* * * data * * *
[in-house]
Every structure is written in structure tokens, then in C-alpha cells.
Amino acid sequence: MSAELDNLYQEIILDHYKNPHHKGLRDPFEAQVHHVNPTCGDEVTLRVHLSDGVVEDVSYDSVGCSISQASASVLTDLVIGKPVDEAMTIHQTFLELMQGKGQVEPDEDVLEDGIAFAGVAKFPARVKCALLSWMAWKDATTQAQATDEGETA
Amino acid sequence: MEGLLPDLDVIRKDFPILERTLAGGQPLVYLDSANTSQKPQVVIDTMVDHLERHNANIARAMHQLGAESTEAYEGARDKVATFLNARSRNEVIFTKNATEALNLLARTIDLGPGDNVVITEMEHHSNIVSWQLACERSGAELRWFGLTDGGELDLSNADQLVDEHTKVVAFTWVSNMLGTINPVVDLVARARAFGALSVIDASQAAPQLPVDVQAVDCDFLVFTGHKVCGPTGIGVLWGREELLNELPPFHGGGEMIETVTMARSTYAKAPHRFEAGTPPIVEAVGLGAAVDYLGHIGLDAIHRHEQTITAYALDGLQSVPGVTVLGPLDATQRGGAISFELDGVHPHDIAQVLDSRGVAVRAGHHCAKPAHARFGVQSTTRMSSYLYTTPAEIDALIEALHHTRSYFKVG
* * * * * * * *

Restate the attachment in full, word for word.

[in-house]
Every structure is written in structure tokens, then in C-alpha cells.
Amino acid sequence: MSAELDNLYQEIILDHYKNPHHKGLRDPFEAQVHHVNPTCGDEVTLRVHLSDGVVEDVSYDSVGCSISQASASVLTDLVIGKPVDEAMTIHQTFLELMQGKGQVEPDEDVLEDGIAFAGVAKFPARVKCALLSWMAWKDATTQAQATDEGETA
Amino acid sequence: MEGLLPDLDVIRKDFPILERTLAGGQPLVYLDSANTSQKPQVVIDTMVDHLERHNANIARAMHQLGAESTEAYEGARDKVATFLNARSRNEVIFTKNATEALNLLARTIDLGPGDNVVITEMEHHSNIVSWQLACERSGAELRWFGLTDGGELDLSNADQLVDEHTKVVAFTWVSNMLGTINPVVDLVARARAFGALSVIDASQAAPQLPVDVQAVDCDFLVFTGHKVCGPTGIGVLWGREELLNELPPFHGGGEMIETVTMARSTYAKAPHRFEAGTPPIVEAVGLGAAVDYLGHIGLDAIHRHEQTITAYALDGLQSVPGVTVLGPLDATQRGGAISFELDGVHPHDIAQVLDSRGVAVRAGHHCAKPAHARFGVQSTTRMSSYLYTTPAEIDALIEALHHTRSYFKVG